Consider This: Making an Impact Across the Years

In 1918, when the University of Alberta was only a decade old, a new department was formed: The Department of Household Economics in the…

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In 1918, when the University of Alberta was only a decade old, a new department was formed: The Department of Household Economics in the then-Faculty of Arts and Sciences. Almost 100 years later, that department now resides in the Faculty of Agricultural, Life and Environmental Sciences as the Department of Human Ecology. For many of us, it is our academic home and, for all of us who have used its world-class clothing and textiles collection, we have Anne Lambert to thank.

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A 1988 University of Alberta Alumni Association document, History Trails, profiled Anne's career start at the University of Alberta in 1971, including her pivotal role in establishing what would become a world-class collection of clothing and textile-related artifacts.

In the article, Anne noted that the roots of the collection extended back to the very first clothing and textiles courses offered at the university. From the inception of the household economics program, instructors began assembling materials to use as examples in their classes.

When Anne joined the University of Alberta, the entire collection (which was not catalogued) amounted to a "closetful of odds and ends." From these modest beginnings, the Historic Costume and Textile Study Collection emerged in 1972.

During Anne's curatorship, the clothing and textiles collection, as it became known, evolved to have noteworthy holdings in a number of areas. Some of these areas include fashionable Western dress from the past three centuries, Indonesian and West African textiles, Guatemalan textiles and costumes, and Peruvian ethnographic and archaeological textiles and the Rosenberg Quilt Collection, which has met the criteria to qualify as Canadian Cultural Heritage Property.

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At present, the collection houses more than 23,000 artifacts and is the largest and most significant of its kind in Canada held by a university. It is a remarkable resource for the community, and for students and researchers from across disciplines and from around the world.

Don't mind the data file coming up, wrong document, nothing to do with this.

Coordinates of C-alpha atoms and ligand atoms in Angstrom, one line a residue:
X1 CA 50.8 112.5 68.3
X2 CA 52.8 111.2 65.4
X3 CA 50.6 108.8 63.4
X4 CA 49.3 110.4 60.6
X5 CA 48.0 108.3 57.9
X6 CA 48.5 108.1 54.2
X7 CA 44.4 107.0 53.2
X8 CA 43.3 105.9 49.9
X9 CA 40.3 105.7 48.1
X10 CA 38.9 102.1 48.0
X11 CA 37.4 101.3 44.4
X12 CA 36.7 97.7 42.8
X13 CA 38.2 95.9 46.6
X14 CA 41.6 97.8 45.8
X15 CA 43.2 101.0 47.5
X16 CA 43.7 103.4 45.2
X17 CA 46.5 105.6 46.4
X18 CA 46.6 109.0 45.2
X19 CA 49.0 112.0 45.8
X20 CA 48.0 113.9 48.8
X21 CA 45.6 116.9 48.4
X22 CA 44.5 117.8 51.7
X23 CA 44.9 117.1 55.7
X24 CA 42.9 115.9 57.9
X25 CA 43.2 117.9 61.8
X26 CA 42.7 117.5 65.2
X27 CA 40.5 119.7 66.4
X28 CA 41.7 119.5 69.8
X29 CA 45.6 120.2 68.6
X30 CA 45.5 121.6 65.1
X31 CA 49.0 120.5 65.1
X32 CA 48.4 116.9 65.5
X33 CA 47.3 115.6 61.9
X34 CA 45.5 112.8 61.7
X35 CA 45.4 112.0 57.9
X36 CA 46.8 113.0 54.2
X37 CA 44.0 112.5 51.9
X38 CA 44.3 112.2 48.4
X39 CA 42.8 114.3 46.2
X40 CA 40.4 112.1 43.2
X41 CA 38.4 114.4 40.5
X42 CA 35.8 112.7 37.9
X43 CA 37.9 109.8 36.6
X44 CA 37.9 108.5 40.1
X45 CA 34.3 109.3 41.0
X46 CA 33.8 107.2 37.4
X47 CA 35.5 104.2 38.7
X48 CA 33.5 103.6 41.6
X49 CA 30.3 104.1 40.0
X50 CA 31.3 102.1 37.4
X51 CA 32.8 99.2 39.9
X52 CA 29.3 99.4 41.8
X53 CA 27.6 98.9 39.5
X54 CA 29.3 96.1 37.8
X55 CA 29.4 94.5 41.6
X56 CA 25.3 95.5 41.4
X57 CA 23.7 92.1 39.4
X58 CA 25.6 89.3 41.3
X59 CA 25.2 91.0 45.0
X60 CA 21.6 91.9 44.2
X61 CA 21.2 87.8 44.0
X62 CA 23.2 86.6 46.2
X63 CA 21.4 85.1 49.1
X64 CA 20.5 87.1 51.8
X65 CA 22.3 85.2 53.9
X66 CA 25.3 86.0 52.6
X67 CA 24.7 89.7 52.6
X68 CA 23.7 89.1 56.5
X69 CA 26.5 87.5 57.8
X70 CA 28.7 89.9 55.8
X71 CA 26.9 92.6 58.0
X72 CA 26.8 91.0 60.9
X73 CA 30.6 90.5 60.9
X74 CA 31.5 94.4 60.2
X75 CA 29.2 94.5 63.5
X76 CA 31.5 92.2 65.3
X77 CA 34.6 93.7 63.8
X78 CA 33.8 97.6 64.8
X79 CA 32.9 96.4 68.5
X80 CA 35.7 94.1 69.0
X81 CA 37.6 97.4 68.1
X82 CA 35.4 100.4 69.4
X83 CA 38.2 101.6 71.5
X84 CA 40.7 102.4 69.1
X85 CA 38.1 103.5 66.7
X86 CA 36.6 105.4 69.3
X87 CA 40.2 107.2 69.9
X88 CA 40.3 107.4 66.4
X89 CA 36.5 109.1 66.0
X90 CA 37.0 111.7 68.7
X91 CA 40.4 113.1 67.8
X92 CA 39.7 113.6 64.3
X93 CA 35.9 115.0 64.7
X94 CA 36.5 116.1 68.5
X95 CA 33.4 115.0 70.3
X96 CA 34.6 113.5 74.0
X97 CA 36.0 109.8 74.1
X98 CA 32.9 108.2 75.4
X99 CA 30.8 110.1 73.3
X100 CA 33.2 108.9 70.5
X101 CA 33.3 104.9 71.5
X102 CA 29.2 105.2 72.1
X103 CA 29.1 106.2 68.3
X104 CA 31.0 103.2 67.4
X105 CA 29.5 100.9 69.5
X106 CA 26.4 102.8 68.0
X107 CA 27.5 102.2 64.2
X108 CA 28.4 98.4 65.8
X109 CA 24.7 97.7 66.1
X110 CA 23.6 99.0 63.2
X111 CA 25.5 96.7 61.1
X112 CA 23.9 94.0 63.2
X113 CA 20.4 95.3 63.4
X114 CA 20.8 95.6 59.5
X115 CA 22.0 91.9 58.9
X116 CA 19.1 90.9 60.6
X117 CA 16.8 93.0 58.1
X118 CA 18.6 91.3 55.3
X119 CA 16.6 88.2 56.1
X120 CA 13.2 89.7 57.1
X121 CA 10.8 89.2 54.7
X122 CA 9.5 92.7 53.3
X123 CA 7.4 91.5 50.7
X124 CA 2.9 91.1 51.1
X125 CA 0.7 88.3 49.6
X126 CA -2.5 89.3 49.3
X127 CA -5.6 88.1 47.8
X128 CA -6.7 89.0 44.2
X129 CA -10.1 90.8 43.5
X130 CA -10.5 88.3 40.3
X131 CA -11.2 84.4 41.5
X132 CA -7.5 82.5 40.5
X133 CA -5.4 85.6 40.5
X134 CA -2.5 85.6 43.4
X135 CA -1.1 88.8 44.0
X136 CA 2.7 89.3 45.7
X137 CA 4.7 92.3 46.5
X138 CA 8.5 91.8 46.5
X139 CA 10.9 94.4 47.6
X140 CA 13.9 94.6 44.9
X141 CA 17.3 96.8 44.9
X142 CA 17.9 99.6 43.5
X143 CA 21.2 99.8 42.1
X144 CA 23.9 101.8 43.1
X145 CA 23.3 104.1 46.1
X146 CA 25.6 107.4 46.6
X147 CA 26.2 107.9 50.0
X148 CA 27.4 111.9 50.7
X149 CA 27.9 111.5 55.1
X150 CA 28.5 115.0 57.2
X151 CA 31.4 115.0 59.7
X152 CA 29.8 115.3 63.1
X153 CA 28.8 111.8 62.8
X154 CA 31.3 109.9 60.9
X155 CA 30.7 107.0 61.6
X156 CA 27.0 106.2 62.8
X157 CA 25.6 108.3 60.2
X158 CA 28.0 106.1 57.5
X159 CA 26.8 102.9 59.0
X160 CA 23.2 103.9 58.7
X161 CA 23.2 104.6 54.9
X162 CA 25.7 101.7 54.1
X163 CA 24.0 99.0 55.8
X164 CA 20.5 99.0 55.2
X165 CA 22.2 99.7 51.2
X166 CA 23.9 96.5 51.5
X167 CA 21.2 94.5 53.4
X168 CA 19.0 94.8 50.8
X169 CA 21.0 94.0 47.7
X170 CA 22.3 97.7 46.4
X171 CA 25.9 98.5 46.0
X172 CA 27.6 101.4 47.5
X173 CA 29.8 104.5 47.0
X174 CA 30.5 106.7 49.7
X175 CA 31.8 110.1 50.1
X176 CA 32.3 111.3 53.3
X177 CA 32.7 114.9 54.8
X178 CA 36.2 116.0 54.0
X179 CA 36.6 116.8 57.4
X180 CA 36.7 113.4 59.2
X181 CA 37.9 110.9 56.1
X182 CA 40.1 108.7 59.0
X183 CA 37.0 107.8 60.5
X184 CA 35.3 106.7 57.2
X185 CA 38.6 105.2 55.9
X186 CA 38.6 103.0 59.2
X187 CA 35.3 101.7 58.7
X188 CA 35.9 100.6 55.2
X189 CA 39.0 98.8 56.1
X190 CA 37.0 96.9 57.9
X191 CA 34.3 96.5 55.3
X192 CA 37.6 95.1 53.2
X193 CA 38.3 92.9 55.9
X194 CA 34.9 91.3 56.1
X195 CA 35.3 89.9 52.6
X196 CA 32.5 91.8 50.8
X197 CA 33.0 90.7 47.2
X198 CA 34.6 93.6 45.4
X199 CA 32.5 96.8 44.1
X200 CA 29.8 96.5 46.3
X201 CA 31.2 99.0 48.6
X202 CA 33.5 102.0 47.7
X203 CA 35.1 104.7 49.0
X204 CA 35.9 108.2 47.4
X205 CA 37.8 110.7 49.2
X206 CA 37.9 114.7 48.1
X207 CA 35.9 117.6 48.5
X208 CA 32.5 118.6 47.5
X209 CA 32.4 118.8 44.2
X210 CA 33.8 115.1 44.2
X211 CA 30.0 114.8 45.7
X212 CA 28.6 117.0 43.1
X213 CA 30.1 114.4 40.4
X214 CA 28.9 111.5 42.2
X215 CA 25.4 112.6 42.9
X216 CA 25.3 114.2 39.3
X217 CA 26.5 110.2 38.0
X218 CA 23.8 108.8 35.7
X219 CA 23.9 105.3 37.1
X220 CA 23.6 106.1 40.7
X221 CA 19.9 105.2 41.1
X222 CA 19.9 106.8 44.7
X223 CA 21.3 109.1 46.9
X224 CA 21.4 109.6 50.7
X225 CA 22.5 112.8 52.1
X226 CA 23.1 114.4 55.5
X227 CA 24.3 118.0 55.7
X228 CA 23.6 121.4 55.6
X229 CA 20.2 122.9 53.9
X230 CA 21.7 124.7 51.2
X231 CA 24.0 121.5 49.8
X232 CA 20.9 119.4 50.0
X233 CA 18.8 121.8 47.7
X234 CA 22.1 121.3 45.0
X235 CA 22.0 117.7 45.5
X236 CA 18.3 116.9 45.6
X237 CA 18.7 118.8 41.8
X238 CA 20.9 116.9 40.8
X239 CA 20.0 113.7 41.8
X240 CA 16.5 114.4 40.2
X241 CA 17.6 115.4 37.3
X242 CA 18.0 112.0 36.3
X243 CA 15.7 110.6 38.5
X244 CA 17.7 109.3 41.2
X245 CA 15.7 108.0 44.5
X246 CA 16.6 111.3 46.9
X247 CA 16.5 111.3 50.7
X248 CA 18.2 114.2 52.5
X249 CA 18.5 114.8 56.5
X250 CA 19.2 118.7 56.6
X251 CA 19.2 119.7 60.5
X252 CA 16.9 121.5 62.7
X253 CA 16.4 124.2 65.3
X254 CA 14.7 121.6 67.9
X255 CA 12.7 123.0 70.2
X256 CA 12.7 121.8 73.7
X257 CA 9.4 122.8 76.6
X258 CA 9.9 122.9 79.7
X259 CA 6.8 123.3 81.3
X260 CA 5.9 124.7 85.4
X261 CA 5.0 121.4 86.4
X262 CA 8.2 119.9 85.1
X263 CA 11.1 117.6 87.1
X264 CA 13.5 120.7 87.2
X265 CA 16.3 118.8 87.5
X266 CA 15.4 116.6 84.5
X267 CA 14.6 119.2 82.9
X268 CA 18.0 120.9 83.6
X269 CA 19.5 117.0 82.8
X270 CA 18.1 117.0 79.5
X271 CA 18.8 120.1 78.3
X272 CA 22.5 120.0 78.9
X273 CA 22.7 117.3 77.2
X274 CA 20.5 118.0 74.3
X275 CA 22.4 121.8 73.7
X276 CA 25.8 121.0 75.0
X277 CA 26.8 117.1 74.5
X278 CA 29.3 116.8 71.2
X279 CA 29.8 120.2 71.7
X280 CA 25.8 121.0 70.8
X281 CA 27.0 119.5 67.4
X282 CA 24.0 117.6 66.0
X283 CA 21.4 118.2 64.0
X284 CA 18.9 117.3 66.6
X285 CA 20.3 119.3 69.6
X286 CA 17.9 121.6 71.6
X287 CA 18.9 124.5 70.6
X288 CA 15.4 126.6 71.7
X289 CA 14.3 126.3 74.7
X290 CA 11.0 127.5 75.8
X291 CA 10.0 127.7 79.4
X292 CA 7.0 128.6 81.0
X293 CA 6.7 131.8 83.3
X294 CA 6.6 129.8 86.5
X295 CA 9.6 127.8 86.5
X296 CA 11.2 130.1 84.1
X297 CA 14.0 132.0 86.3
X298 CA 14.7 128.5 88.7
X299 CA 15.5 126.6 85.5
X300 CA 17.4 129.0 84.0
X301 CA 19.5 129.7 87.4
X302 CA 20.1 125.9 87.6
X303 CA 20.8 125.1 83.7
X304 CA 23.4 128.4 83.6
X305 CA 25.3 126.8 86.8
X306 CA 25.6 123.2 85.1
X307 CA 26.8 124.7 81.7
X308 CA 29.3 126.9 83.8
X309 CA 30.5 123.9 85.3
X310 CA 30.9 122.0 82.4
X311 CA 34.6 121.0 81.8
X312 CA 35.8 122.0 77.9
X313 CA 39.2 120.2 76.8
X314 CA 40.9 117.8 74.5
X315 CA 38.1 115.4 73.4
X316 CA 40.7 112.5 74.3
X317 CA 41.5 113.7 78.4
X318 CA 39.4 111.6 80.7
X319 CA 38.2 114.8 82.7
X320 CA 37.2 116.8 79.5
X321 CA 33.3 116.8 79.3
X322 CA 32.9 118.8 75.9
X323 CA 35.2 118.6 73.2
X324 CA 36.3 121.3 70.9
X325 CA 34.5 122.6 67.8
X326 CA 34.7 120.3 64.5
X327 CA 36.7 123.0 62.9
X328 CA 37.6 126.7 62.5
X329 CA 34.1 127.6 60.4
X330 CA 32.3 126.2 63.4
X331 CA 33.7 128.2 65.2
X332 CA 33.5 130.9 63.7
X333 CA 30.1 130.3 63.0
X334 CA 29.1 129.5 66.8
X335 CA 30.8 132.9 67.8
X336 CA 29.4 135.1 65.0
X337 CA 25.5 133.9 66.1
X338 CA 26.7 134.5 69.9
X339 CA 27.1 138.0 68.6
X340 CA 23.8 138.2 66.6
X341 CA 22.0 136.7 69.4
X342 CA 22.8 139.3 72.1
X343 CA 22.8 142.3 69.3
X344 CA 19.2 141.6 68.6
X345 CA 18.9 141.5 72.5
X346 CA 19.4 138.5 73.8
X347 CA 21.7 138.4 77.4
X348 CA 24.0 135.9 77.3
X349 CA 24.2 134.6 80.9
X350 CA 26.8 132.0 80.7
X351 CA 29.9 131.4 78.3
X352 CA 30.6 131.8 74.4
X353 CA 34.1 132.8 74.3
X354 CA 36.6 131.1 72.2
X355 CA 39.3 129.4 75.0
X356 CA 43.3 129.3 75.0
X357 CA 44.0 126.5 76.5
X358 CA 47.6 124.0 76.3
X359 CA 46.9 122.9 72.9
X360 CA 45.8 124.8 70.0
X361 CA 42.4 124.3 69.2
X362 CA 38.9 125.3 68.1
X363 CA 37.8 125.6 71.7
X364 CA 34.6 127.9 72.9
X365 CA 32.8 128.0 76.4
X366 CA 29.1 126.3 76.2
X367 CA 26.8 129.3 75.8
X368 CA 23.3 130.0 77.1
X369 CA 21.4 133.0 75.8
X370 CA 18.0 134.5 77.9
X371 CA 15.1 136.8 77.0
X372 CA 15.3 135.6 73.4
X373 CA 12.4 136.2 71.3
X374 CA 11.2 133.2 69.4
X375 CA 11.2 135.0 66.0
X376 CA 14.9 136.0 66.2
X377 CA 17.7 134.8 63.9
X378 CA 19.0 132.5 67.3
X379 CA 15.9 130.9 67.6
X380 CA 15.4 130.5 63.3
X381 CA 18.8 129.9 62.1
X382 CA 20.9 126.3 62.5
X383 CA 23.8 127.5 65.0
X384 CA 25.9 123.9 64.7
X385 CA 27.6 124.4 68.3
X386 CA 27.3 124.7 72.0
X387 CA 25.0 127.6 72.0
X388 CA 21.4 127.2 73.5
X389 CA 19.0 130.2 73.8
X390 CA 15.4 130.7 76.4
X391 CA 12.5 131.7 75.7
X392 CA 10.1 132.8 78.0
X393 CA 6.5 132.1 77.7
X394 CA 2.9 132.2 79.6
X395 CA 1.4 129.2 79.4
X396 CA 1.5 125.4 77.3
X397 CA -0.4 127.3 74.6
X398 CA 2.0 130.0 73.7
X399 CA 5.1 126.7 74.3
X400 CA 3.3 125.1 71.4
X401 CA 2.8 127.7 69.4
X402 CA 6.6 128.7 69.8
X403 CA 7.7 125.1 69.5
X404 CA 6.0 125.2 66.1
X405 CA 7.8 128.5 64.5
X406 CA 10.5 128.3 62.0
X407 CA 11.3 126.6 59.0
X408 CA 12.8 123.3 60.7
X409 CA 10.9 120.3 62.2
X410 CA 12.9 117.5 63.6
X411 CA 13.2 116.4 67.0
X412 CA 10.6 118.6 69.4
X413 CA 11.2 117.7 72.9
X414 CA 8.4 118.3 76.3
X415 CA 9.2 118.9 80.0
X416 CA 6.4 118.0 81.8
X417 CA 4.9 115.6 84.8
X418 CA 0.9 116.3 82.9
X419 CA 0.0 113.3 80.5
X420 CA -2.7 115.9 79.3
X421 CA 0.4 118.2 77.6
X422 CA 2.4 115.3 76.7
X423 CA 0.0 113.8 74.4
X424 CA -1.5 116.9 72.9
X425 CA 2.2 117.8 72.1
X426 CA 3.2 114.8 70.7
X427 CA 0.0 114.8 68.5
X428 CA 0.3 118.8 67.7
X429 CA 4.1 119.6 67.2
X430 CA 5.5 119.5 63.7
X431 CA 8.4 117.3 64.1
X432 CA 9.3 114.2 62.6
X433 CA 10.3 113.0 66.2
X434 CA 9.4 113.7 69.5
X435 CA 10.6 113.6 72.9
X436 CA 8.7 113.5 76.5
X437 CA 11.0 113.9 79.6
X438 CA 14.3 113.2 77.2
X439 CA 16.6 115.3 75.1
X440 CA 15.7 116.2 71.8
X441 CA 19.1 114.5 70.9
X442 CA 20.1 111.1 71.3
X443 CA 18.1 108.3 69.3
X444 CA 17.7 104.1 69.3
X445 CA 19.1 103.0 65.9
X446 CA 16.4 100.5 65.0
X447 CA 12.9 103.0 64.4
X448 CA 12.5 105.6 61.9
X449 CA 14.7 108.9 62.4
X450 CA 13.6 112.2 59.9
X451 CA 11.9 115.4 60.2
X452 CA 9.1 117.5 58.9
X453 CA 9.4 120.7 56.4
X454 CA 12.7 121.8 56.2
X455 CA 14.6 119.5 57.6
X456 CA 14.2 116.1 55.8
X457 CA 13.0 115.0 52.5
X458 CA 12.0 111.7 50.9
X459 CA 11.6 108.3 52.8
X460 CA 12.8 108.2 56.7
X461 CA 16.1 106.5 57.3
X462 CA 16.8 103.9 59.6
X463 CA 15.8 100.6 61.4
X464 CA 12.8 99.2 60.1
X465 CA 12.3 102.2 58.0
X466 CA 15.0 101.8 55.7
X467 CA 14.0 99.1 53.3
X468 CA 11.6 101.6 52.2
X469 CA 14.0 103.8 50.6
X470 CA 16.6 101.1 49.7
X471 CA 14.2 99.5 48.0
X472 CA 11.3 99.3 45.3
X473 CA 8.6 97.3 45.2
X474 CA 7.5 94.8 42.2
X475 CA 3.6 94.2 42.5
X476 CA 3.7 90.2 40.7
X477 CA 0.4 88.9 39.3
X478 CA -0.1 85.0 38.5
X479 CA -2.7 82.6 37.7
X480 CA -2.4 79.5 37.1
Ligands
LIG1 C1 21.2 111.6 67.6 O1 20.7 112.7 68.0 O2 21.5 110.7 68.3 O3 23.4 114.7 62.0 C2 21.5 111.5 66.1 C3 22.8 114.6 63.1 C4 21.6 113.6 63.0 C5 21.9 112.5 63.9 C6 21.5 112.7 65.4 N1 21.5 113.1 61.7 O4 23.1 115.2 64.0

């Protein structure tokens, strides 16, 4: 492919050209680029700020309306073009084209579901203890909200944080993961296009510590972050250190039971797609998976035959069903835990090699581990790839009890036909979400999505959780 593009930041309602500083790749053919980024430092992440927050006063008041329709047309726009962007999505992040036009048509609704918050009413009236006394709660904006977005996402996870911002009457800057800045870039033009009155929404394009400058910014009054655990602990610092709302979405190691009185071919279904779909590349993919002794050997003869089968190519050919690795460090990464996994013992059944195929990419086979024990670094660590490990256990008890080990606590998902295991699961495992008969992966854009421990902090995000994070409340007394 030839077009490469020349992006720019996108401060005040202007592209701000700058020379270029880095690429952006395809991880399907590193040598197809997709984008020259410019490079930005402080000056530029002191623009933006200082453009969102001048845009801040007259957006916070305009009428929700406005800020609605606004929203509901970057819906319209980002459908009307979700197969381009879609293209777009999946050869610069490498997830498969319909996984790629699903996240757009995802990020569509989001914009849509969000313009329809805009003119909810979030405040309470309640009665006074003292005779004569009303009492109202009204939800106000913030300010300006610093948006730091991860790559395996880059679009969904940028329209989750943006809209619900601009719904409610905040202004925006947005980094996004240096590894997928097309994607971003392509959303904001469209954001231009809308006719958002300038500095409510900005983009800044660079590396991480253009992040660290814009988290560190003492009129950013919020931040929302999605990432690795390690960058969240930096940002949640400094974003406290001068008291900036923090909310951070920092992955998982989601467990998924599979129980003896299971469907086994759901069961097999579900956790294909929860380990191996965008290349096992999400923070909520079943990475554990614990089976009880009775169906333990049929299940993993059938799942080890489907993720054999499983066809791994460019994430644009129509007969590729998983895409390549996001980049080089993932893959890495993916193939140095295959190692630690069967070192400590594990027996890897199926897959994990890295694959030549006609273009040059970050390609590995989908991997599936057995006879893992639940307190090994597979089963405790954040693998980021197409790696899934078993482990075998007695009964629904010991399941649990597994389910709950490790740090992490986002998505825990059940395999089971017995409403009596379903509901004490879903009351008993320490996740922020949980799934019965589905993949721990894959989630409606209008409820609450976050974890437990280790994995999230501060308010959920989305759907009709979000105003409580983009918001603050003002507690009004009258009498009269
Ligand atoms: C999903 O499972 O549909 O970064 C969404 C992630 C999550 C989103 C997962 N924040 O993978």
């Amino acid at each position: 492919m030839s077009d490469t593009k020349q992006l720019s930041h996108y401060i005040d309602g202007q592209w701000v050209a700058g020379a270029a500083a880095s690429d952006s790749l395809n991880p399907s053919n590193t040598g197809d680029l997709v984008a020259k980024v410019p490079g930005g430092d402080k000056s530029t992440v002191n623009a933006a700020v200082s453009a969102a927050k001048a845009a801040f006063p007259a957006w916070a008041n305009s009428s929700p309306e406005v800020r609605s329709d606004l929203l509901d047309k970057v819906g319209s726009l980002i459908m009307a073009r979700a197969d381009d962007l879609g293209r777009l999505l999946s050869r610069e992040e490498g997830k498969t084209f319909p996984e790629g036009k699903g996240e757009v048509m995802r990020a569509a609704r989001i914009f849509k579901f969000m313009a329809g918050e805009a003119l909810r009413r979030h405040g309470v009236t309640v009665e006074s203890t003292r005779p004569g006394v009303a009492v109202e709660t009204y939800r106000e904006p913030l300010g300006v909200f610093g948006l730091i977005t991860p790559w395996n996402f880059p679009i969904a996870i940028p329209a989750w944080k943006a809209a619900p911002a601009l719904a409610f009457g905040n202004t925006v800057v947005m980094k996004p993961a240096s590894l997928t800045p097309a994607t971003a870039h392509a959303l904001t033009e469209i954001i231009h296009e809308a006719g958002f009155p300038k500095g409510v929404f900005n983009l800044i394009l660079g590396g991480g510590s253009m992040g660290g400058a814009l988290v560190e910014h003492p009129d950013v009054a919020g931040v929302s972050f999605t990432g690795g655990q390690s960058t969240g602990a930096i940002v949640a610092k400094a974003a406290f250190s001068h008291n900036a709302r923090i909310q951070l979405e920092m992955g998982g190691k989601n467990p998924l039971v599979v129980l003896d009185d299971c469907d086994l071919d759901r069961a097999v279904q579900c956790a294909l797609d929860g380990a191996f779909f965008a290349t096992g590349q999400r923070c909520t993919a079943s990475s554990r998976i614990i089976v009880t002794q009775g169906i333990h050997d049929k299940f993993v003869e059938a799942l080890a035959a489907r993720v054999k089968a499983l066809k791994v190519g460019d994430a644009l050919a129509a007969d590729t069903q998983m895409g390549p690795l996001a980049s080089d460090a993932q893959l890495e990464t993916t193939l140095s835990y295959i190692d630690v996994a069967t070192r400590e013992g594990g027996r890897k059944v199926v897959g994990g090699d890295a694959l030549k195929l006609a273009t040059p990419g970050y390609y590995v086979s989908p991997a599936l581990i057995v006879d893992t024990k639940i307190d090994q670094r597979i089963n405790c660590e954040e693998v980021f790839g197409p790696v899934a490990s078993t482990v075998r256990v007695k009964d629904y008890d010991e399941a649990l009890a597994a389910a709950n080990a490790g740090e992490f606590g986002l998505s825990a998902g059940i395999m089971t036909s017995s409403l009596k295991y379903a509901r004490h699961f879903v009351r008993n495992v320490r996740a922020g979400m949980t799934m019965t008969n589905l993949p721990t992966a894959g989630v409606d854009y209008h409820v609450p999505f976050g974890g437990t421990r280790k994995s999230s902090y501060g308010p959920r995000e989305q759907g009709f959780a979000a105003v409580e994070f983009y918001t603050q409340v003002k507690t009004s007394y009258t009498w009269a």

Anne is retired now, but her influence lives on. In recognition of her invaluable contributions as curator, educator and mentor during her almost forty-year career at the University of Alberta (1971-2008) a renaming of the Clothing and Textiles Collection to the Anne Lambert Clothing and Textiles Collection will be celebrated on Nov. 30.

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The event will also mark the launch of a fundraising campaign to support the creation of an endowed textile conservator position. A textile conservator is integral to protecting Anne's legacy and the future of the collection through the application of international standards of artifact care, storage and exhibition.

In months to come, as home economics and human ecology programming at the University of Alberta celebrates 100 years, there will be events and programs that highlight the work that has been part of this campus over the decades. I am excited about this coming year, and hope you will help us be part of this important celebration for the university.

Deanna Williamson, Chair - Department of Human Ecology, Faculty of Agricultural, Life & Environmental Sciences